Peppers v. Colvin (CONSENT)
MEMORANDUM OPINION AND ORDER that the decision of the Commissioner be and is hereby AFFIRMED. Signed by Honorable Judge Terry F. Moorer on 5/5/2014. (wcl, )
IN THE UNITED STATES DISTRICT COURT FOR THE
MIDDLE DISTRICT OF ALABAMA
MICHAEL WAYNE PEPPERS,
CAROLYN W. COLVIN,
Acting Commissioner of Social Security,
CIV. ACT. NO. 2:13cv488-TFM
MEMORANDUM OPINION and ORDER
I. PROCEDURAL HISTORY
Plaintiff Michael Wayne Peppers (“Peppers”) applied for disability insurance
benefits pursuant to Title II of the Social Security Act, 42 U.S.C. '' 401 et seq., alleging
that he is unable to work because of a disability. His application was denied at the initial
The plaintiff then requested and received a hearing before an
Administrative Law Judge (“ALJ”). Following the hearing on June 16, 2010, the ALJ
concluded that Peppers was not under a “disability” as defined in the Social Security Act.
The ALJ, therefore, denied the plaintiff’s claim for benefits. Peppers submitted a request
for review to the Appeals Council. Upon considering Peppers’ request, the Appeals
Council vacated the ALJ’s decision and remanded the case with directions that the ALJ
should conduct further proceedings and issue a new decision.
(R. 117-19). A
supplemental hearing was conducted on December 1, 2011. (R. 72-98). Following this
proceeding, the ALJ denied the claim.
The Appeals Council rejected a subsequent
request for review. Consequently, the ALJ’s decision became the final decision of the
Commissioner of Social Security (“Commissioner”).1 See Chester v. Bowen, 792 F.2d
129, 131 (11th Cir. 1986). Pursuant to 28 U.S.C. § 636(c), the parties have consented to
entry of final judgment by the United States Magistrate Judge. The case is now before
the court for review pursuant to 42 U.S.C. §§ 405(g) and 1631(c)(3). Based on the
court’s review of the record in this case and the parties’ briefs, the court concludes that
the Commissioner’s decision should be AFFIRMED.
II. STANDARD OF REVIEW
Under 42 U.S.C. § 423(d)(1)(A), a person is entitled to disability benefits when
the person is unable to
engage in any substantial gainful activity by reason of any medically
determinable physical or mental impairment which can be expected to
result in death or which has lasted or can be expected to last for a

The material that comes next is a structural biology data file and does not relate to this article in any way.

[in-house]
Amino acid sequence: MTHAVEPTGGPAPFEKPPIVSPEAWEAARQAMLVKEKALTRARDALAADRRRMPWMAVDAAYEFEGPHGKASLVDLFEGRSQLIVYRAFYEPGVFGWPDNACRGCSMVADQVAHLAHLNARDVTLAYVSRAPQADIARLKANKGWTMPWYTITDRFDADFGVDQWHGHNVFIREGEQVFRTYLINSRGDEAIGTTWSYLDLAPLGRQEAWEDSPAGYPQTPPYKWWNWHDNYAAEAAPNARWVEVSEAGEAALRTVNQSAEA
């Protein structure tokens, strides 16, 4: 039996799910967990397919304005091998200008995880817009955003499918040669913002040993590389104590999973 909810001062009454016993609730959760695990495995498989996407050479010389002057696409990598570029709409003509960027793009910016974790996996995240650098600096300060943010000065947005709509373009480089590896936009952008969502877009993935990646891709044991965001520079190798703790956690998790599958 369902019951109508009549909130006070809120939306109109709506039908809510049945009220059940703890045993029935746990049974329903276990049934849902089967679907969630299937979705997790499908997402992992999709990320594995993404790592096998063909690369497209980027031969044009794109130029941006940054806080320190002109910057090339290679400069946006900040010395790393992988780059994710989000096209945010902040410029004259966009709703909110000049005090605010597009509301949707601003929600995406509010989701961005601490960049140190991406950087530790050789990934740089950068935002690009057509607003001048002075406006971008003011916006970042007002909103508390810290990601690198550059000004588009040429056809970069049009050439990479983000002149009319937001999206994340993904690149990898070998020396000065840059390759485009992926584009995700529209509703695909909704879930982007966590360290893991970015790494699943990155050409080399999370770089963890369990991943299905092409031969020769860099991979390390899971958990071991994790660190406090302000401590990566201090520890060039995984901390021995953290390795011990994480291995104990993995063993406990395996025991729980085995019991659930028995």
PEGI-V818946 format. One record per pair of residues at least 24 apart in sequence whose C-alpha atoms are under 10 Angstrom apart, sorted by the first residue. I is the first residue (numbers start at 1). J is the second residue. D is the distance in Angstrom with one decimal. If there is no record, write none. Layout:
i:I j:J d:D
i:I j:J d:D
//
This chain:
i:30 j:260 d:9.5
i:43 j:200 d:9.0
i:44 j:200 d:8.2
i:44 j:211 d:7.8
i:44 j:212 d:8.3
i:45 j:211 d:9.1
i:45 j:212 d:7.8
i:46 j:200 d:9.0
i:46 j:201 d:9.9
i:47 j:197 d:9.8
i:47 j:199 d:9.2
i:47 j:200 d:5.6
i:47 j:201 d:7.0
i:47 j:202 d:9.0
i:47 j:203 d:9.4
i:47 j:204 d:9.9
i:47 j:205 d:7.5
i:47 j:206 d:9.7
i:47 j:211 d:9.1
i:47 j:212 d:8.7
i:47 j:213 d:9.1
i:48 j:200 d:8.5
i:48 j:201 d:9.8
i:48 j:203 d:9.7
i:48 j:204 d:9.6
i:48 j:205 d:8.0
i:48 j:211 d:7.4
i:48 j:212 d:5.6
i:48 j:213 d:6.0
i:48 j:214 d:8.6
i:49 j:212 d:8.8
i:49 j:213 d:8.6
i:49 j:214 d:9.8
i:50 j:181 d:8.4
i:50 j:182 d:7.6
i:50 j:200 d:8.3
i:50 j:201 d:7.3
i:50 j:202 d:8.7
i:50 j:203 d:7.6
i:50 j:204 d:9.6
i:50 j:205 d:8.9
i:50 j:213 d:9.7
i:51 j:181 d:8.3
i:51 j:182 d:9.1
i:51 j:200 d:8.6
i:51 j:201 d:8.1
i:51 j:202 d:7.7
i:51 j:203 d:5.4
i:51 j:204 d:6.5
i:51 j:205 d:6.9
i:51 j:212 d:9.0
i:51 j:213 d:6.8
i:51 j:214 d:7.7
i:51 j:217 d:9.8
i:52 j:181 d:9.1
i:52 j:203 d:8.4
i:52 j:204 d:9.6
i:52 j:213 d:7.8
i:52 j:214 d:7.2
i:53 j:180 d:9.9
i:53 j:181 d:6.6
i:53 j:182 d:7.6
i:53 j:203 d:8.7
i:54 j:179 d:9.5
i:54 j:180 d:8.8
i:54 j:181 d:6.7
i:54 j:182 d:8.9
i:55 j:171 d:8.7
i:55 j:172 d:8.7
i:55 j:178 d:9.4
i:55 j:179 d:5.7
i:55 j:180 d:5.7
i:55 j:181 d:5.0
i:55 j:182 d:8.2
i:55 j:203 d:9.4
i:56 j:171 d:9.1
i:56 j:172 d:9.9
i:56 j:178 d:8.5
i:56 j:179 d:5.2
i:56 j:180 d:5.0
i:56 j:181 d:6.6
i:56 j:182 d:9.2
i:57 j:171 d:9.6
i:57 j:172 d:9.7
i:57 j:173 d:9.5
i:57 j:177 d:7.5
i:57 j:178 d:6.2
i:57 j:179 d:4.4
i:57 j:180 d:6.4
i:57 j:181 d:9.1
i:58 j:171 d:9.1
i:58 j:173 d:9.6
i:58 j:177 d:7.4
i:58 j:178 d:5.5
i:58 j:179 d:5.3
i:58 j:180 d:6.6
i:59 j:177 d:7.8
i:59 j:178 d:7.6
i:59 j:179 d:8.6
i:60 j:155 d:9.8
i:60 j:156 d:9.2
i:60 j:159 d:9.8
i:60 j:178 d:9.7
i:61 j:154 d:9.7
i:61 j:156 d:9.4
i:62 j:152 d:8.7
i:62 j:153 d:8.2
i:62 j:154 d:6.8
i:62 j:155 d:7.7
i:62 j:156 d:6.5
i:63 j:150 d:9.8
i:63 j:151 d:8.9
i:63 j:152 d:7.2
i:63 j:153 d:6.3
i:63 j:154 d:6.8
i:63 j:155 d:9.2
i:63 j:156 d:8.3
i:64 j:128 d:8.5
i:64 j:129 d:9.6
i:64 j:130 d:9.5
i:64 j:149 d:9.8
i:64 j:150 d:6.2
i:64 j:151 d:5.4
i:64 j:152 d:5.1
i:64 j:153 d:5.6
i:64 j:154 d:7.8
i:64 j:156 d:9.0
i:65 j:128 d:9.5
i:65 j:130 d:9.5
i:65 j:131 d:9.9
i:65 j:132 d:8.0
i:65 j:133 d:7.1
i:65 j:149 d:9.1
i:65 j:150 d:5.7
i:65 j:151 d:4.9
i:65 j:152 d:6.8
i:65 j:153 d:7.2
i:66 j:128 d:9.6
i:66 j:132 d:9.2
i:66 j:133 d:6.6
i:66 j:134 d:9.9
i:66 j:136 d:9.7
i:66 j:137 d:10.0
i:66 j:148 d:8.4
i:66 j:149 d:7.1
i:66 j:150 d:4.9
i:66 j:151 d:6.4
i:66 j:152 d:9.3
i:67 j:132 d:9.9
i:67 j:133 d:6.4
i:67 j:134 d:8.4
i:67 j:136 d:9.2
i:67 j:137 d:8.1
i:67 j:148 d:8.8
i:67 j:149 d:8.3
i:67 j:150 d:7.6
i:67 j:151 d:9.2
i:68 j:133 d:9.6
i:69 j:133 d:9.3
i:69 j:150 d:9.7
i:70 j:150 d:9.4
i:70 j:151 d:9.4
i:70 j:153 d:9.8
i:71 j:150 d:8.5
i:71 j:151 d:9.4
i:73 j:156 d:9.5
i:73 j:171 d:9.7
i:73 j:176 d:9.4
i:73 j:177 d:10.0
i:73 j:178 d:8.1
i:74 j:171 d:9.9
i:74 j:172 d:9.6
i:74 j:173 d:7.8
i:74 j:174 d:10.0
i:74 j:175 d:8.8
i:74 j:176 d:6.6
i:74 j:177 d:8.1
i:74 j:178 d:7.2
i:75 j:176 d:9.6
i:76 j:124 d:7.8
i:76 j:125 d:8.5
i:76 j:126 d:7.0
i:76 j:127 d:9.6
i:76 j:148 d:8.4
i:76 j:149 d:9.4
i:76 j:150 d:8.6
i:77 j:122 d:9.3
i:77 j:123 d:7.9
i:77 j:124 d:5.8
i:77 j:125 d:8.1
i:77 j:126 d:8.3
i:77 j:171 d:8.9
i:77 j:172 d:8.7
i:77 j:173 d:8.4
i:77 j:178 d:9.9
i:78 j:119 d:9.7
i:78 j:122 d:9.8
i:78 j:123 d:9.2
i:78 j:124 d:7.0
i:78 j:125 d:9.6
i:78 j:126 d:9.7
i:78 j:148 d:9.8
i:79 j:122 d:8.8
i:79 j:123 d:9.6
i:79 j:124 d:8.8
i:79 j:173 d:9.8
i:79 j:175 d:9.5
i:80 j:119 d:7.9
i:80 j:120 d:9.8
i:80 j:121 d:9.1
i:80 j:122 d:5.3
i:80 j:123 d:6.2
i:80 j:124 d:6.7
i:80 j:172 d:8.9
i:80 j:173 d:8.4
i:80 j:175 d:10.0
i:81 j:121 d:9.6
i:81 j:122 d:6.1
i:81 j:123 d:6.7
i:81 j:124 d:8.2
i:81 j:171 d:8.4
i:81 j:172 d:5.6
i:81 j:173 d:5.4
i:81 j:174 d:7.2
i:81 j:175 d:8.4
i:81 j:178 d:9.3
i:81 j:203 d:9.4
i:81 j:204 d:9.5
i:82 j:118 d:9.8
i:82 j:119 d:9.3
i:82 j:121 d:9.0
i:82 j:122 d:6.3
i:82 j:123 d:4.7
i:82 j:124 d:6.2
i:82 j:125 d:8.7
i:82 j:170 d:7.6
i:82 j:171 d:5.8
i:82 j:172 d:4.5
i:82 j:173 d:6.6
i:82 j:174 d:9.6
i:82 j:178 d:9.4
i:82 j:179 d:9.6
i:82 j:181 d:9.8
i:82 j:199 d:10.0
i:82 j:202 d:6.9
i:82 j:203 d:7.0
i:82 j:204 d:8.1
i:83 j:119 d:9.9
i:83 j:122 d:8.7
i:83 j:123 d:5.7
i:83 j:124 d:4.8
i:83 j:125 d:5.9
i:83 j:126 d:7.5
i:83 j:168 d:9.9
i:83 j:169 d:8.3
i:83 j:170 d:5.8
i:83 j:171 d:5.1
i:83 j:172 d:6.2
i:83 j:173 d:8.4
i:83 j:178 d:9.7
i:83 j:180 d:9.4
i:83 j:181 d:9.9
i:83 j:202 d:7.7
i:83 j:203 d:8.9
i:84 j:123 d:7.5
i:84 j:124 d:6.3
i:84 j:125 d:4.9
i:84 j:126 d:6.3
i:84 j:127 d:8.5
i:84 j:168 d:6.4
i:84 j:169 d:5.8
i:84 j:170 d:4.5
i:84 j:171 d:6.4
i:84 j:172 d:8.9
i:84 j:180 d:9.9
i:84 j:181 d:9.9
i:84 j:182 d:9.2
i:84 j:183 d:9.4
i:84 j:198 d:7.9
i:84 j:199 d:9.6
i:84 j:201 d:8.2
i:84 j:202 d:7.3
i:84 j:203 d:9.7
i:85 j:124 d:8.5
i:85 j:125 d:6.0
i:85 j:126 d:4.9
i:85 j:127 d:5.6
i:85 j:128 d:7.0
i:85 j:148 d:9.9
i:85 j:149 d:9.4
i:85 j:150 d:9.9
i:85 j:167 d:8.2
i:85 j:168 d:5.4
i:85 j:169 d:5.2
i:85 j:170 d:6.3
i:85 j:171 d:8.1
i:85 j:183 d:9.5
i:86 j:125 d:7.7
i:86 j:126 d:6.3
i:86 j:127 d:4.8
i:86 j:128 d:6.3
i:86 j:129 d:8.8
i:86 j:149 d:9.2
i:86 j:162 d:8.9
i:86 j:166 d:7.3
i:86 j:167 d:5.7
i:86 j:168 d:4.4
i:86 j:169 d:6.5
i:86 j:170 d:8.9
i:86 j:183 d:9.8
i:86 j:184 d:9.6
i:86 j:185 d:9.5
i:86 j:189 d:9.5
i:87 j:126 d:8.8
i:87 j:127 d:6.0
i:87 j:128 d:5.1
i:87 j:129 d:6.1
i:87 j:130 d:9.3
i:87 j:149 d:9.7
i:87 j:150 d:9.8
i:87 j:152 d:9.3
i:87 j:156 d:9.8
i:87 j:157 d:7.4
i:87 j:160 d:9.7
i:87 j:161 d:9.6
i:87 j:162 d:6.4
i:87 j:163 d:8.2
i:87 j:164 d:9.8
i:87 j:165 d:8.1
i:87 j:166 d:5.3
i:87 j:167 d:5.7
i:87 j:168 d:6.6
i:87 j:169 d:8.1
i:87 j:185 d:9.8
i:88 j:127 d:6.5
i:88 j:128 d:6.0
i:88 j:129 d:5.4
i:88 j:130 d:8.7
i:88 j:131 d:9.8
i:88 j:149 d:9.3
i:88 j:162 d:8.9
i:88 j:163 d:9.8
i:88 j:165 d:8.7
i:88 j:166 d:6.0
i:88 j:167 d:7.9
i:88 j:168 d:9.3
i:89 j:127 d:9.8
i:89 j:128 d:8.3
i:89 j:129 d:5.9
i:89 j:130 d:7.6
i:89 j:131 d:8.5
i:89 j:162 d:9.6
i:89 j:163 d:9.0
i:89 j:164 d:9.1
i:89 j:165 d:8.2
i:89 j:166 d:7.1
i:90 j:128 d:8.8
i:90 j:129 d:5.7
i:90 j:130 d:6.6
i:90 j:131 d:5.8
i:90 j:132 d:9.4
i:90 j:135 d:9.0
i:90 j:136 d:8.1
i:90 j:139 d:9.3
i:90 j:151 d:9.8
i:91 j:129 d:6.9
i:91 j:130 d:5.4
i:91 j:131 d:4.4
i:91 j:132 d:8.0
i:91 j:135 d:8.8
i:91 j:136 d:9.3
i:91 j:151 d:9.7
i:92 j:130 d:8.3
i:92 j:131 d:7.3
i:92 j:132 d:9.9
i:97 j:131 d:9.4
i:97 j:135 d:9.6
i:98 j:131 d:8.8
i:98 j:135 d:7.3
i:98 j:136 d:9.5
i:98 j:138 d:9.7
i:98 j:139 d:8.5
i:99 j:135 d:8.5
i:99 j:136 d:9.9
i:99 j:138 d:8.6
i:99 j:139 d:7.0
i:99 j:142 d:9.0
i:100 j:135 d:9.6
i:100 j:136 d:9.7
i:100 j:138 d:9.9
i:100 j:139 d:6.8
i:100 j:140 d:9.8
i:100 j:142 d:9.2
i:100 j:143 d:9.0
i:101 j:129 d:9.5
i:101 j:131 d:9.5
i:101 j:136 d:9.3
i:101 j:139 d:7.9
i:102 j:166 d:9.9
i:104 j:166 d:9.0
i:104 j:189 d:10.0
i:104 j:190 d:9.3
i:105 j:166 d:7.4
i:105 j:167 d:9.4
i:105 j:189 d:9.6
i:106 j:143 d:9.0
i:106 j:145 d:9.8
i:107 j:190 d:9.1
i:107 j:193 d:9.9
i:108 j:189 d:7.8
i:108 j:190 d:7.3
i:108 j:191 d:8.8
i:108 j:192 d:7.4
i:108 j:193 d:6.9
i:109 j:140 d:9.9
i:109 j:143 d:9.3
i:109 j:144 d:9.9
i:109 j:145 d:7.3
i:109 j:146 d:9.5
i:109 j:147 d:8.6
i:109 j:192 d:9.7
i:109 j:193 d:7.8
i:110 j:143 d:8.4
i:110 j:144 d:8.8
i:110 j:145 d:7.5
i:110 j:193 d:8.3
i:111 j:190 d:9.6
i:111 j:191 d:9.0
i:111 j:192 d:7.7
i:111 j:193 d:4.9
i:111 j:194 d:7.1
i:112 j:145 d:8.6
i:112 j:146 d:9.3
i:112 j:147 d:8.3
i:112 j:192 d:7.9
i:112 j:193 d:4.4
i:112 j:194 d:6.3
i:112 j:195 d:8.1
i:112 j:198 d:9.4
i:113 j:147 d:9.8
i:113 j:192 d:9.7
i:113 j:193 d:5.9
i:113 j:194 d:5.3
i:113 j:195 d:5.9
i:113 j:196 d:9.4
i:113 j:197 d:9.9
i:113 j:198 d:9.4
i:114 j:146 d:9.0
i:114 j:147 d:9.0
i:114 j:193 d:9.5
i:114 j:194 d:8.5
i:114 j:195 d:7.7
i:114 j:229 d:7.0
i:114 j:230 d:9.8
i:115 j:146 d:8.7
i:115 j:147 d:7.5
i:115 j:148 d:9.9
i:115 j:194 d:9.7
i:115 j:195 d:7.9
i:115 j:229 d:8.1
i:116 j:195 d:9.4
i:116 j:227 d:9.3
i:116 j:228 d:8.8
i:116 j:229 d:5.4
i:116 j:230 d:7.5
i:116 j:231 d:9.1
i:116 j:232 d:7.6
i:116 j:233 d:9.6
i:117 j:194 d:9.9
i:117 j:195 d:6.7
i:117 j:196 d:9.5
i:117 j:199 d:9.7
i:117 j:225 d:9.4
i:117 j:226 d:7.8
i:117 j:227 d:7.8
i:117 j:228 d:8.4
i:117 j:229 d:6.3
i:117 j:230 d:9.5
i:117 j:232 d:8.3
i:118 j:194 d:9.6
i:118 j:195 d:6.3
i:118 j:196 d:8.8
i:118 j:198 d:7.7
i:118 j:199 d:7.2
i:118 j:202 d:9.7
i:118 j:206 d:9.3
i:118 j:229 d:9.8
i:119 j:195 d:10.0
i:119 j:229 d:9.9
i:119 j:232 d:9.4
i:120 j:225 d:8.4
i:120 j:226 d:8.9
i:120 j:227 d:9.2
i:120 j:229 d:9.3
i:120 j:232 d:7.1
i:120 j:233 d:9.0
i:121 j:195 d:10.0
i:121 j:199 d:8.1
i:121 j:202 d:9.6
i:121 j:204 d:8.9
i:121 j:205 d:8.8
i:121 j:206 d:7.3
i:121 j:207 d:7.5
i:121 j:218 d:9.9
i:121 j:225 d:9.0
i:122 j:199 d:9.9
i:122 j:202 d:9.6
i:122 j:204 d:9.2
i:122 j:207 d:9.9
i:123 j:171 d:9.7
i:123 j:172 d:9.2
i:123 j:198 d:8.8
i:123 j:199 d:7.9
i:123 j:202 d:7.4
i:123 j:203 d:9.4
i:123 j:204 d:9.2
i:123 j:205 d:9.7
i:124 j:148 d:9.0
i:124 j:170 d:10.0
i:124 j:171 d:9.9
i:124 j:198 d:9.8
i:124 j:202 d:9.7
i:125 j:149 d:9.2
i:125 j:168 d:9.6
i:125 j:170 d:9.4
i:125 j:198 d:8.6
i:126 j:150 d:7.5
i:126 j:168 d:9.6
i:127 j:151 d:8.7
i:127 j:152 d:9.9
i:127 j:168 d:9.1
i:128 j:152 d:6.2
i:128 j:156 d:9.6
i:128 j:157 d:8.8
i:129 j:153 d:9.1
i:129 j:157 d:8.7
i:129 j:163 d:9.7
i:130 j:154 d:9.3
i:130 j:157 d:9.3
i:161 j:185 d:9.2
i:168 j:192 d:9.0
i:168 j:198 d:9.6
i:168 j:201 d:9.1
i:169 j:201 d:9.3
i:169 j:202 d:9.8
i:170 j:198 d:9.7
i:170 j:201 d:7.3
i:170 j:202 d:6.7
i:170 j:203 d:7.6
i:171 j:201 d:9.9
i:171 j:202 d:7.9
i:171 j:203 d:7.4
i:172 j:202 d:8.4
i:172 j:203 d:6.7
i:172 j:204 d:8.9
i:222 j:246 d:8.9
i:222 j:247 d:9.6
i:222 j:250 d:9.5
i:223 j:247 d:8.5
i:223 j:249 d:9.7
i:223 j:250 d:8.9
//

continuous period of not less than 12 months . . .
To make this determination, the Commissioner employs a five-step, sequential
evaluation process. See 20 C.F.R. §§ 404.1520, 416.920.
(1) Is the person presently unemployed?
(2) Is the person’s impairment severe?
(3) Does the person's impairment meet or equal one of the specific
impairments set forth in 20 C.F.R. Pt. 404, Subpt. P, App. 1?
(4) Is the person unable to perform his or her former occupation?
(5) Is the person unable to perform any other work within the economy?
An affirmative answer to any of the above questions leads either to the next
question, or, on steps three and five, to a finding of disability. A negative
answer to any question, other than step three, leads to a determination of
Pursuant to the Social Security Independence and Program Improvements Act of 1994, Pub.L. No. 103-296, 108
Stat. 1464, the functions of the Secretary of Health and Human Services with respect to Social Security matters were
transferred to the Commissioner of Social Security.
McDaniel v. Bowen, 800 F.2d 1026, 1030 (11th Cir. 1986).2
The standard of review of the Commissioner’s decision is a limited one. This
court must find the Commissioner’s decision conclusive if it is supported by substantial
evidence. 42 U.S.C. § 405(g); Graham v. Apfel, 129 F.3d 1420, 1422 (11th Cir. 1997).
“Substantial evidence is more than a scintilla, but less than a preponderance. It is such
relevant evidence as a reasonable person would accept as adequate to support a
conclusion.” Richardson v. Perales, 402 U.S. 389, 401 (1971). A reviewing court may
not look only to those parts of the record which supports the decision of the ALJ but
instead must view the record in its entirety and take account of evidence which detracts
from the evidence relied on by the ALJ. Hillsman v. Bowen, 804 F.2d 1179 (11th Cir.